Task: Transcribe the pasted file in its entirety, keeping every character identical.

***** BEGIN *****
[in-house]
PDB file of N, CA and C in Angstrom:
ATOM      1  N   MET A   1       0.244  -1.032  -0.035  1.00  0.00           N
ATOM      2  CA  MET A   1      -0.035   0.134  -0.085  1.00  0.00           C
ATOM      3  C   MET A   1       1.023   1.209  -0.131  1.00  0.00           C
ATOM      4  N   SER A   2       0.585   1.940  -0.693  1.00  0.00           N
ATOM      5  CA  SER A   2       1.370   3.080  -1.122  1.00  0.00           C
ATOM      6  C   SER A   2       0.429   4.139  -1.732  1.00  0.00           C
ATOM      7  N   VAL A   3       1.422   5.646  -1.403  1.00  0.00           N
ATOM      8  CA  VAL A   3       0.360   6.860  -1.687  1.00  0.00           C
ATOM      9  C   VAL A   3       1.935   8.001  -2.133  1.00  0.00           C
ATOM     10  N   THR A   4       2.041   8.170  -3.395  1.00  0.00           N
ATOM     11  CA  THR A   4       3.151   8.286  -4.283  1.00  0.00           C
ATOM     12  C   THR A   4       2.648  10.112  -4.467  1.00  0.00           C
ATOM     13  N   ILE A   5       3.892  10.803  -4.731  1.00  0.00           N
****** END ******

[in-house]
PDB file of N, CA and C in Angstrom:
ATOM      1  N   MET A   1       0.244  -1.032  -0.035  1.00  0.00           N
ATOM      2  CA  MET A   1      -0.035   0.134  -0.085  1.00  0.00           C
ATOM      3  C   MET A   1       1.023   1.209  -0.131  1.00  0.00           C
ATOM      4  N   SER A   2       0.585   1.940  -0.693  1.00  0.00           N
ATOM      5  CA  SER A   2       1.370   3.080  -1.122  1.00  0.00           C
ATOM      6  C   SER A   2       0.429   4.139  -1.732  1.00  0.00           C
ATOM      7  N   VAL A   3       1.422   5.646  -1.403  1.00  0.00           N
ATOM      8  CA  VAL A   3       0.360   6.860  -1.687  1.00  0.00           C
ATOM      9  C   VAL A   3       1.935   8.001  -2.133  1.00  0.00           C
ATOM     10  N   THR A   4       2.041   8.170  -3.395  1.00  0.00           N
ATOM     11  CA  THR A   4       3.151   8.286  -4.283  1.00  0.00           C
ATOM     12  C   THR A   4       2.648  10.112  -4.467  1.00  0.00           C
ATOM     13  N   ILE A   5       3.892  10.803  -4.731  1.00  0.00           N